Security-conscious visitors to your landing pages are a fact of life.
These are the folks who will double check your page for a secure connection before they’ll hand over any personal information in a contact form.
No secure connection? They be like:
The visual cues they’re looking for include the the little green lock icon that appears in the address bar, and the HTTPS web address, like this:
Close to half of people search for these visual clues on web pages because they need to know that you, and your offer, are legitimate before they’ll convert.
Why so worried? Well, recent surveys indicate that77% of website visitors are concerned that their personal data could be intercepted or misused online, so marketers like you need to do everything you can to ensure your pages appear professional and trustworthy. Otherwise, you could be leaving money on the table.
Fortunately, in June, SSL (Secure Sockets Layer) was made available to you and this provides the credibility you need to ease this type of anxiety. As part of the rollout of SSL, you had the option to serve up pages using either HTTP or HTTPS (which meant that nothing would break on your pages if you happened to have insecure elements on them).
But what does this mean for you now?
While it remains an option to keep serving up your pages via HTTP, you need to choose whether you want to make the swap to secure, SSL enabled pages with HTTPS.
That said, if you’re collecting any kind of lead information with your pages, you should switch to HTTPS as it assures visitors that their contact info is going direct to you and is not intercepted enroute.
SSL is a great way to address visitor anxiety and can boost credibility and conversions because it implements visual security indicators on your page to assure visitors you’re legitimate. It can also help you implement cool stuff like custom Facebook tabs, and it’s especially important if you’re in an industry where your visitors will expect that security is on your radar; industries like medical, finance, and security-based solutions, for example.
So you wanna make the swap?
- Lightboxes that pull content like images from unsecured HTTP sources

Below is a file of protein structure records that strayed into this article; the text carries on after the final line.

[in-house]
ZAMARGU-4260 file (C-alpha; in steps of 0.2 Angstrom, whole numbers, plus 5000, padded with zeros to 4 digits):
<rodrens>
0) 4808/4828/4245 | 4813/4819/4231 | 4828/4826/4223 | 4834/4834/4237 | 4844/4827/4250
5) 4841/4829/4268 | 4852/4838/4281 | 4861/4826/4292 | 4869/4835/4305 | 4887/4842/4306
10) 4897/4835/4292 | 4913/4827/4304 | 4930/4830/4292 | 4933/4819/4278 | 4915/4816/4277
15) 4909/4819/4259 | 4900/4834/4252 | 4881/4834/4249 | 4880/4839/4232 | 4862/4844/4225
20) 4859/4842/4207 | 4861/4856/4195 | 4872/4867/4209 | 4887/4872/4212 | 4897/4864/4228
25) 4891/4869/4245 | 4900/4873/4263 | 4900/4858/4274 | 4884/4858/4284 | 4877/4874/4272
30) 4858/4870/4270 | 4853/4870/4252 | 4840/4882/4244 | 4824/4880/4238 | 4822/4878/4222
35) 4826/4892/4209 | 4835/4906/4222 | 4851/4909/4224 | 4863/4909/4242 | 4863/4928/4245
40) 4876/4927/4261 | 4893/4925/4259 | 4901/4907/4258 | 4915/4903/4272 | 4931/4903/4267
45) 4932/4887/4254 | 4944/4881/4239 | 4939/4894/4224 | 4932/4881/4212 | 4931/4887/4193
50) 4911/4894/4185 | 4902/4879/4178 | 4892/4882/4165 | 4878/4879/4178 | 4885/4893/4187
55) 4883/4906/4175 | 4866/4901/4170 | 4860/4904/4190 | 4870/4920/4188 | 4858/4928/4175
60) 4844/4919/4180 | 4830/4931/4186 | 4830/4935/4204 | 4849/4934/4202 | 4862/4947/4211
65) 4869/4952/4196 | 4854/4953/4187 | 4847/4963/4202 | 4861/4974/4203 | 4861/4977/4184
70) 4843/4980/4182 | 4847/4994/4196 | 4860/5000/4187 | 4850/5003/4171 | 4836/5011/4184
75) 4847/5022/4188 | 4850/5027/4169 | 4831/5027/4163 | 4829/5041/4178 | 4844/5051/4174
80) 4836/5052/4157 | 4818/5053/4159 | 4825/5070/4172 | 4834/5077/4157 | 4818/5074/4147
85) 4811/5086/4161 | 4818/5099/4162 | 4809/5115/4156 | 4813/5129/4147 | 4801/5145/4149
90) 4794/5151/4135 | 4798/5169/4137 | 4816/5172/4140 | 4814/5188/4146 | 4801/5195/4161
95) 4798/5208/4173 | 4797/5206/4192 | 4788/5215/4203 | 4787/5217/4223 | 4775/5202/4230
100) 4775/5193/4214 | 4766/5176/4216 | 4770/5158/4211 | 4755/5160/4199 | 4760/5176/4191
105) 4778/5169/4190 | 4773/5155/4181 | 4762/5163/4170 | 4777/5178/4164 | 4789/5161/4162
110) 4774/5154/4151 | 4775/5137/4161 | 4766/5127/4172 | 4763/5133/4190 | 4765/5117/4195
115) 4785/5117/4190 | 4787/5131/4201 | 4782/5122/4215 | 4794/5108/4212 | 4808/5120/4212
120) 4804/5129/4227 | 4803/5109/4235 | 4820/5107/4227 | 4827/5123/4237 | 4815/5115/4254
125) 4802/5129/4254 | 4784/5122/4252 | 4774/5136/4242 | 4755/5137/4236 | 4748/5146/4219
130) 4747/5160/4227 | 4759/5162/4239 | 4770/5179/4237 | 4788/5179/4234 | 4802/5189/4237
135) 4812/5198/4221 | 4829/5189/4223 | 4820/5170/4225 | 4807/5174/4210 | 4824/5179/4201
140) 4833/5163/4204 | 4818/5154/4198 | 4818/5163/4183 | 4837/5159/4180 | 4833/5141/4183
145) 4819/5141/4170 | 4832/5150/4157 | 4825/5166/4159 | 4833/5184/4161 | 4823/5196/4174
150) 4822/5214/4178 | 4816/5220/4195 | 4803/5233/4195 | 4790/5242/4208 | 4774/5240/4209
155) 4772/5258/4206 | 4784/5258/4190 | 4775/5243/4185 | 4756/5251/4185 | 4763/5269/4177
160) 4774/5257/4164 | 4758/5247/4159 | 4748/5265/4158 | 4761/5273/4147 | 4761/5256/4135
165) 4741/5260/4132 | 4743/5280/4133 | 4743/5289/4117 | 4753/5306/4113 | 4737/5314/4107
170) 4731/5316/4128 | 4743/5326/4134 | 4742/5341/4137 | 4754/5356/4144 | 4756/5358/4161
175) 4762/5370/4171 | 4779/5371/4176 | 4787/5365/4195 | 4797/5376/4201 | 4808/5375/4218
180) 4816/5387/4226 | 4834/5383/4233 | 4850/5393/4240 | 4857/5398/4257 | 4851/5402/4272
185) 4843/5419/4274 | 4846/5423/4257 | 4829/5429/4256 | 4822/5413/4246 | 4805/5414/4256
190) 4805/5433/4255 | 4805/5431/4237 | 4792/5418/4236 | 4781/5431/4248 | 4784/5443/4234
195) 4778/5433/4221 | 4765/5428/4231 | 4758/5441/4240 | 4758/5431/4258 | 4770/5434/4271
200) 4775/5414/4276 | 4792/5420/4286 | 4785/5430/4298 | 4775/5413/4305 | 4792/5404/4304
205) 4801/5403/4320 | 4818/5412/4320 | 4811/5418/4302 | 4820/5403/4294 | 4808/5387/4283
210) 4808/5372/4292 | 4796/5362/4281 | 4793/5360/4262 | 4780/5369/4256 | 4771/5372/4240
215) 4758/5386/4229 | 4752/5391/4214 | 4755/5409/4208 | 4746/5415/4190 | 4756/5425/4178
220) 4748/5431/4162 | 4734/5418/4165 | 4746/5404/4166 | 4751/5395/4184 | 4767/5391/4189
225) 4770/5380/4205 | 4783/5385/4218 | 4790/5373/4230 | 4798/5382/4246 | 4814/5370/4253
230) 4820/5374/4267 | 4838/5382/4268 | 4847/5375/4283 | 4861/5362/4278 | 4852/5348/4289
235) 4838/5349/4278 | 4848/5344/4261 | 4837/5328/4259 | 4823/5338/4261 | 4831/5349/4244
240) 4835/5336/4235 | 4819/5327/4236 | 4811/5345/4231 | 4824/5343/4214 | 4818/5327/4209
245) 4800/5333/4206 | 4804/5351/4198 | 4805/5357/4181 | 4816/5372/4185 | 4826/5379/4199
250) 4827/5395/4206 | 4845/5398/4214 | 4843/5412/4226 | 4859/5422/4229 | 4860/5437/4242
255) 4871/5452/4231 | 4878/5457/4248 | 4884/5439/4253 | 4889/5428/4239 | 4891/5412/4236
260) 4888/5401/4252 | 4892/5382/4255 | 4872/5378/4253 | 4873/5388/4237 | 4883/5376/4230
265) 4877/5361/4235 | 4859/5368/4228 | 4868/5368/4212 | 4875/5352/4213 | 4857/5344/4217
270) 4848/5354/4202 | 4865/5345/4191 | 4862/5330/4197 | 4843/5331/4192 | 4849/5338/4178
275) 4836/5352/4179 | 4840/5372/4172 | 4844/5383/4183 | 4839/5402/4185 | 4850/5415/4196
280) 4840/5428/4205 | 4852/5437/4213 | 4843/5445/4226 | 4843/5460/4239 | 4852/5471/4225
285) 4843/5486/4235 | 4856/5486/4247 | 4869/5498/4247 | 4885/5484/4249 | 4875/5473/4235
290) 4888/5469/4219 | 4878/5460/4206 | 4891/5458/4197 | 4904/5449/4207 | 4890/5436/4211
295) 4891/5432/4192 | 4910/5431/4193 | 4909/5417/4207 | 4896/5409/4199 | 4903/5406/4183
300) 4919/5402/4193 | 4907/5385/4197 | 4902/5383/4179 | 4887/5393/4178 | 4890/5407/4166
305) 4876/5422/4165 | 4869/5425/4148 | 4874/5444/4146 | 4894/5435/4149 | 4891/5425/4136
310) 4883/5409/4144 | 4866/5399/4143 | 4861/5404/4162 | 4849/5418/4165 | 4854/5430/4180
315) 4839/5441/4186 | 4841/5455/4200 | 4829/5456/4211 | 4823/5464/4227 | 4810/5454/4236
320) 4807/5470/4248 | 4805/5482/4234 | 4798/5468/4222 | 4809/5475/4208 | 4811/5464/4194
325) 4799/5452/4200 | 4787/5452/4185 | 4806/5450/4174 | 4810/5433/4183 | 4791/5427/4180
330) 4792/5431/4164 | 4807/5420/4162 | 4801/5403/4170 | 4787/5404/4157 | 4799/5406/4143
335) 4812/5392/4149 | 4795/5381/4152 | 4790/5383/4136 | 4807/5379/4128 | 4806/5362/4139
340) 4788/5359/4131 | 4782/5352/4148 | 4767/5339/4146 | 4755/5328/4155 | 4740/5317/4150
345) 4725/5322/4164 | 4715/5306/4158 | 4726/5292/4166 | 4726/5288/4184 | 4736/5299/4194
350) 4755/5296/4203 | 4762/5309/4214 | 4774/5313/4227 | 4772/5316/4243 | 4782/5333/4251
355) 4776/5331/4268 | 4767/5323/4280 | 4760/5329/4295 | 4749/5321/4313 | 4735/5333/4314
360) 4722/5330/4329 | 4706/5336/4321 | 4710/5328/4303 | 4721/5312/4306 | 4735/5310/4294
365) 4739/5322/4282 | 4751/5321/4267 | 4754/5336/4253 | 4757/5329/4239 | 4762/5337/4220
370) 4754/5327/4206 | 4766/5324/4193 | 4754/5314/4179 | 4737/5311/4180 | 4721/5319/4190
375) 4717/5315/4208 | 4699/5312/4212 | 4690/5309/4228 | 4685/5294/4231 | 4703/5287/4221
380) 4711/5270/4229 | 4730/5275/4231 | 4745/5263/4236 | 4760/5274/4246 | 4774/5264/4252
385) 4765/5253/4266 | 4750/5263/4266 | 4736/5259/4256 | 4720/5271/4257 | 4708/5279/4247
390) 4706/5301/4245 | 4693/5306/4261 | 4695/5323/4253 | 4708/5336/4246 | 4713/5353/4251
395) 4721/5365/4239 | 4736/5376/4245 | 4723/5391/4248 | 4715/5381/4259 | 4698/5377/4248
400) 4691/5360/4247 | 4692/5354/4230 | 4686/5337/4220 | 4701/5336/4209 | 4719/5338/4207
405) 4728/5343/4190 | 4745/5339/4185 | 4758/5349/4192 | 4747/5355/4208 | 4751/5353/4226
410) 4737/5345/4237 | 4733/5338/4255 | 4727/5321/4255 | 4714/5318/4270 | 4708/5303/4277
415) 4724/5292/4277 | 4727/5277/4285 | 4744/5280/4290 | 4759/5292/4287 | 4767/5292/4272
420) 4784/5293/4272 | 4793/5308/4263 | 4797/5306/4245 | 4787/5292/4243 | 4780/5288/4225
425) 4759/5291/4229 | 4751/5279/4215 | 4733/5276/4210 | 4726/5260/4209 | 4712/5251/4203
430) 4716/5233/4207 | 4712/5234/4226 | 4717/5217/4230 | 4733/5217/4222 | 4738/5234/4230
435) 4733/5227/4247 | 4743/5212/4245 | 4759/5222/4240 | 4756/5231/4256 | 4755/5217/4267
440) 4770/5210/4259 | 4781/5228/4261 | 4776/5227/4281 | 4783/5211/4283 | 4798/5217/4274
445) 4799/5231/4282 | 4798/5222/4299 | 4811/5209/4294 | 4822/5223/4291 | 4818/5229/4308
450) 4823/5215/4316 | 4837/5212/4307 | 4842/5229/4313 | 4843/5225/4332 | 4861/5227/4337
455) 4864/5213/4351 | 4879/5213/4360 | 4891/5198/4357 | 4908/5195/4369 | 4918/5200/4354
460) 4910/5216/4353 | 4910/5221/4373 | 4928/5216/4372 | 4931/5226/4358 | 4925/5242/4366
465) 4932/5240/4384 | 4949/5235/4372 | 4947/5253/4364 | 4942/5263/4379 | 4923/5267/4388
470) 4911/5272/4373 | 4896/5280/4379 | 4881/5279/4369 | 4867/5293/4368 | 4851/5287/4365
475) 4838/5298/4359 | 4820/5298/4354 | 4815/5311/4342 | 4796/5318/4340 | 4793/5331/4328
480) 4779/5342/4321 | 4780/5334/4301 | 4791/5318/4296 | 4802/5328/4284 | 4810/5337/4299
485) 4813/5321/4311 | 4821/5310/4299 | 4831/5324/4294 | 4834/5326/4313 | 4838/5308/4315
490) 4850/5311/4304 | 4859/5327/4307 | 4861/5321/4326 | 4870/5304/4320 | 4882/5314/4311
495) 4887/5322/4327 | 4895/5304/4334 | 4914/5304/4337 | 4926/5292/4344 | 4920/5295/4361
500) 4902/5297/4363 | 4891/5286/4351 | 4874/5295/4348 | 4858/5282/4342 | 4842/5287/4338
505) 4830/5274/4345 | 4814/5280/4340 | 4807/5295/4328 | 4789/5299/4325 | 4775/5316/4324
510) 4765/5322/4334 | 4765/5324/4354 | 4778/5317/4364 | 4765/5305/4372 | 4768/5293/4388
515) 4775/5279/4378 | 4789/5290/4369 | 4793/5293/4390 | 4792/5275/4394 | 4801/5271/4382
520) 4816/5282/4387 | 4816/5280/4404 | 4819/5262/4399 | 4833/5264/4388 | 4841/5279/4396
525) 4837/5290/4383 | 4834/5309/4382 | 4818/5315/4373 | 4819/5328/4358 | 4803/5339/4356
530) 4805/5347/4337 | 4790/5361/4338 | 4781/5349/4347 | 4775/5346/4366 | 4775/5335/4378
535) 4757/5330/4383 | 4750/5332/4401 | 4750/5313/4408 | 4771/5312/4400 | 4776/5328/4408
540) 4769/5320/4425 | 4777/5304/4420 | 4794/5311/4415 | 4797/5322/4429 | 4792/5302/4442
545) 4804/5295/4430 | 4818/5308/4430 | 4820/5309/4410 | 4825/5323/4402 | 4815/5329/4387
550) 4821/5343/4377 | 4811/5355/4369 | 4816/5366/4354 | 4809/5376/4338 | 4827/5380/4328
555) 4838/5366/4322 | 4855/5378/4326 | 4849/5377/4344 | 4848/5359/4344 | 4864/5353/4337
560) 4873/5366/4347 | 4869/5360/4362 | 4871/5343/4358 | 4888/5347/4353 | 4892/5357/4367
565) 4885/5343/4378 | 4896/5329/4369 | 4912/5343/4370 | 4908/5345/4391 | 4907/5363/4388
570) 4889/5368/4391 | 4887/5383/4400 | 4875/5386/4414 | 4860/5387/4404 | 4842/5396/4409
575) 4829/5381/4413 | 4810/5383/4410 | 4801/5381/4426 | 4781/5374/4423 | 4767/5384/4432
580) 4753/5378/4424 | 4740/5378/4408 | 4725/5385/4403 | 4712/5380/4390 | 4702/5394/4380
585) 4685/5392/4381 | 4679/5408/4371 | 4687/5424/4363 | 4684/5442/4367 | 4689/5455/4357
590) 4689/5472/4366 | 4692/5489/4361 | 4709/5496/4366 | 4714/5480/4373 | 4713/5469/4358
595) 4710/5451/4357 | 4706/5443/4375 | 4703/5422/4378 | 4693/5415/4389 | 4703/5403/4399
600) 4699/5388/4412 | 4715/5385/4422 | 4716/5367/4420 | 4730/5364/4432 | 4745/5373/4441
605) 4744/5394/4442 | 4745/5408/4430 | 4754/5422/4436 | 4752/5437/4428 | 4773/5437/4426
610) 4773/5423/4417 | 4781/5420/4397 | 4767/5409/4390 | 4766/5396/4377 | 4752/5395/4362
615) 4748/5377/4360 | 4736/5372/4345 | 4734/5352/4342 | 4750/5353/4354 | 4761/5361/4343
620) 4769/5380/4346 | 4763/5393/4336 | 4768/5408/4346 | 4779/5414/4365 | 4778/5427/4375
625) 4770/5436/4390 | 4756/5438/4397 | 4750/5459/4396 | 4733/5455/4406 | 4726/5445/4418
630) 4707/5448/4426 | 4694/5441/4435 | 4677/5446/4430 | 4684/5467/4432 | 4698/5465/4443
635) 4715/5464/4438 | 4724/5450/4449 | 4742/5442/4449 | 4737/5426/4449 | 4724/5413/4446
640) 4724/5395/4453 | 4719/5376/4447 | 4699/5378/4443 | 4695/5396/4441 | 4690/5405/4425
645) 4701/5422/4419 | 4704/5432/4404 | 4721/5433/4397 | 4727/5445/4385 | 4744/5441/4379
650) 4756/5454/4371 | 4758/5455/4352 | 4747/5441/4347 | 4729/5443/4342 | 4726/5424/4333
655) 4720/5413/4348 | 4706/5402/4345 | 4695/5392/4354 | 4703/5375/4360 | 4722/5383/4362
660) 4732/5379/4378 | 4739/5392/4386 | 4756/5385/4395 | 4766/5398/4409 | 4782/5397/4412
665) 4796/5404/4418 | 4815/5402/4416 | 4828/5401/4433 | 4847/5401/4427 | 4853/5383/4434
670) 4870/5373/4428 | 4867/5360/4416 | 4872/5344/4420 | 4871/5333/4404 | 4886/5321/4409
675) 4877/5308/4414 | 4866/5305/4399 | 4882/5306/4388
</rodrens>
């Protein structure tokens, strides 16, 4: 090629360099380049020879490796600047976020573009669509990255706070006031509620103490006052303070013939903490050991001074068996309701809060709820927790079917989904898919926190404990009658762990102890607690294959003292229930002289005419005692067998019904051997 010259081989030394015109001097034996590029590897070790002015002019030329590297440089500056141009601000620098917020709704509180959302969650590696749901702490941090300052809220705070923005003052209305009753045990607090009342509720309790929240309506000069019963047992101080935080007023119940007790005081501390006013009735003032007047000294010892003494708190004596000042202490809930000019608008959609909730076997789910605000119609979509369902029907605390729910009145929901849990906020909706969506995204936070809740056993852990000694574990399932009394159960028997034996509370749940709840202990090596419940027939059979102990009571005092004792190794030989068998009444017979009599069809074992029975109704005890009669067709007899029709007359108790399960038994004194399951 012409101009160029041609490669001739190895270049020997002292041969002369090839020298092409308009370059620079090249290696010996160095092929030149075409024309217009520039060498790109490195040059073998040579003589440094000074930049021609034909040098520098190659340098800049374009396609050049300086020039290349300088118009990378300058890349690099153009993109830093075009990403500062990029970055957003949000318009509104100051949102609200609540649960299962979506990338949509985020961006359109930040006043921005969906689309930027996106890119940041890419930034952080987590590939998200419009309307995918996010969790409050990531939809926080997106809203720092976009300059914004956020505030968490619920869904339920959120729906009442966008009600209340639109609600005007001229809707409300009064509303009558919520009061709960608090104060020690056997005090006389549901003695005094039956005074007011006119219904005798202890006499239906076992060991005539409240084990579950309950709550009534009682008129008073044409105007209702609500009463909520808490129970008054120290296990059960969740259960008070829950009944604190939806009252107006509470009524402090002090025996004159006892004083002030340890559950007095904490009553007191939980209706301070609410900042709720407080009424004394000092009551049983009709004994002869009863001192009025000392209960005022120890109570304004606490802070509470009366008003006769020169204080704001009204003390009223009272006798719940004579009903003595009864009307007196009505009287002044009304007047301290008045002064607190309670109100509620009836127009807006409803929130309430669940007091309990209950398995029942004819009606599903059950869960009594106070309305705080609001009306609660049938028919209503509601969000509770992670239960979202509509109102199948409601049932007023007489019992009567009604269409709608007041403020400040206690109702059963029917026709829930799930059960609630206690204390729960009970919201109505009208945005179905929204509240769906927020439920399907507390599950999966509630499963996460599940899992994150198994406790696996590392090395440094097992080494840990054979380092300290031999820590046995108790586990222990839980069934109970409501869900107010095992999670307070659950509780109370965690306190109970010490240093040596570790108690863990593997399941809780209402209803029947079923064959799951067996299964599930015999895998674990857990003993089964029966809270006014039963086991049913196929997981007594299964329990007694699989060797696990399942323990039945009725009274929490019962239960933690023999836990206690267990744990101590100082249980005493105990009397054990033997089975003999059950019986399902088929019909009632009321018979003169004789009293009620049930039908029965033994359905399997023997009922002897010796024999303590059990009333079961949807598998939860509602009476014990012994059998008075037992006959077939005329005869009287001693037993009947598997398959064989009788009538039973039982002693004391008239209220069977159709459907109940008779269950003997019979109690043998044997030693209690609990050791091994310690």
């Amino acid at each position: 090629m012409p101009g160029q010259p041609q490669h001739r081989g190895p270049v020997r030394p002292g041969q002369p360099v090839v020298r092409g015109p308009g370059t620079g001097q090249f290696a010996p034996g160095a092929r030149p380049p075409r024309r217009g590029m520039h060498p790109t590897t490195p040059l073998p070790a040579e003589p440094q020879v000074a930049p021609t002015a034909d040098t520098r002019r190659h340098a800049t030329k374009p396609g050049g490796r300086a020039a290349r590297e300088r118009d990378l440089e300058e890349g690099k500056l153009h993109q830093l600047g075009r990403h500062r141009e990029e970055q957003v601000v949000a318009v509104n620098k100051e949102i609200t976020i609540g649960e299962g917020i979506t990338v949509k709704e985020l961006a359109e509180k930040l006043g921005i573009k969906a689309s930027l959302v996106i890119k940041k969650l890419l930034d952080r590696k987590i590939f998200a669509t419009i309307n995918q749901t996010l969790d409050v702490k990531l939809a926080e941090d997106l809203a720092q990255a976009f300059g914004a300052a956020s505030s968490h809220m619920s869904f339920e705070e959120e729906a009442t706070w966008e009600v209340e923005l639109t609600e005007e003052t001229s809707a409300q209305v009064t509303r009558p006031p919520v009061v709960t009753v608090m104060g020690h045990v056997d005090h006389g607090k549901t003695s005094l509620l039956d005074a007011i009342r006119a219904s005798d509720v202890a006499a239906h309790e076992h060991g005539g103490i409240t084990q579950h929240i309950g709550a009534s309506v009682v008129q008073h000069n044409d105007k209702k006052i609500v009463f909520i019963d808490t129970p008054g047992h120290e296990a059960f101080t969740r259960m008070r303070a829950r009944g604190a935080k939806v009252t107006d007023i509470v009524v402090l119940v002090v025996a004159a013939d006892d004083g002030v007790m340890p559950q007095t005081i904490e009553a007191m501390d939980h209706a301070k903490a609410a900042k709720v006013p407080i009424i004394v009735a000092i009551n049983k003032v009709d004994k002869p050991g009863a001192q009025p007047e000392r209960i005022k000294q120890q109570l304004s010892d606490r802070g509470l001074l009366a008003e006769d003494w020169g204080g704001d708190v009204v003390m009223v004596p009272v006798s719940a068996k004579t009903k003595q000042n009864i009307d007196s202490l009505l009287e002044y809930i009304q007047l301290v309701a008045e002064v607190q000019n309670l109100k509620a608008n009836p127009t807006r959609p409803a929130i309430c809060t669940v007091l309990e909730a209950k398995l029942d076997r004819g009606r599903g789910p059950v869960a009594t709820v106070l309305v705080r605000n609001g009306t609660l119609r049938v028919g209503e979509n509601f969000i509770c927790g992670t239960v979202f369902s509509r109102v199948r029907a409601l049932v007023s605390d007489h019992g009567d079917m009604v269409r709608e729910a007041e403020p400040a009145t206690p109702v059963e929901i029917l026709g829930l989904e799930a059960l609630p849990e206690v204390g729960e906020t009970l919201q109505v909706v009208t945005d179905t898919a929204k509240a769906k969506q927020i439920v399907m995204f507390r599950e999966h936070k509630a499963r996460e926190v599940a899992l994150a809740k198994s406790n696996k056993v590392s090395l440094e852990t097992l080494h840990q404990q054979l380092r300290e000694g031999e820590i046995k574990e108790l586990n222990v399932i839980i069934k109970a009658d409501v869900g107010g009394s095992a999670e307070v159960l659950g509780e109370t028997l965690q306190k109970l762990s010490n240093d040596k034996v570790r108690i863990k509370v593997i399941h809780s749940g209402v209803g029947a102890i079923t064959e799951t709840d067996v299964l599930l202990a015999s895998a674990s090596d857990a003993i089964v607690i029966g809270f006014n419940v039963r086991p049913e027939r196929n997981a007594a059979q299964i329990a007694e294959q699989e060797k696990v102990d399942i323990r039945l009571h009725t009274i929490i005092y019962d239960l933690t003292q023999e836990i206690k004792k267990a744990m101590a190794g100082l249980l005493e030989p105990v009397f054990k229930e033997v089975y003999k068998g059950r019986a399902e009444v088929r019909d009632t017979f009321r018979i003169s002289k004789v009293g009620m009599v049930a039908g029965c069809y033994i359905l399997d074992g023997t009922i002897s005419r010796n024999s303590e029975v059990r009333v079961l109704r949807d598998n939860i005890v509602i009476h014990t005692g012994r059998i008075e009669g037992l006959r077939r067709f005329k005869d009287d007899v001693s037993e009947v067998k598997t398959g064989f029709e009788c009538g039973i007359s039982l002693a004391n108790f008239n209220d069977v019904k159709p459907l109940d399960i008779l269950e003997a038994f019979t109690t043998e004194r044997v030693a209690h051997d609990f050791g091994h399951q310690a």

- Background images in any custom CSS hosted on HTTP (i.e. ‘background:url(http://example.com/backgroundimage.jpg)’
- CSS tags linking to non secure scripts
- iFrames embedded using a custom HTML widget sourcing a non secure UR (i.e.:
(i.e. ” rel=“nofollow” title=“Link: http://example.com/script.jsÓ>”>http://example.com/script.jsÓ>)
Oh, and your privacy policies…
Making the Swap to Secure Pages
After you’ve confirmed all the elements on your page are secure, you can go ahead and change over to HTTPS. All you have to do to serve up secure pages is change the links directing to your page so that the begin with HTTPS.
Go ahead and change links to https://www.yourlandingpage.com in your:
Google AdWords campaigns
Wherever else you direct folks to your pages
And try to be thorough…
If your email campaign references an old HTTP link and you just swapped all of your landing page elements over to be served securely via HTTPS, your visitors will get a mixed content warning, or the parts of your page that are being served securely now simply won’t show up. So do your best to address all the links directing to your page when you swap over!
Remember, you can only choose one method of serving up your pages even though both are available to you now.
So make the official swap over to SSL if you want to play in the secure space and boost the credibility factor on your pages. We’ll continue to post updates about how SSL can benefit your campaigns, and we welcome your feedback below!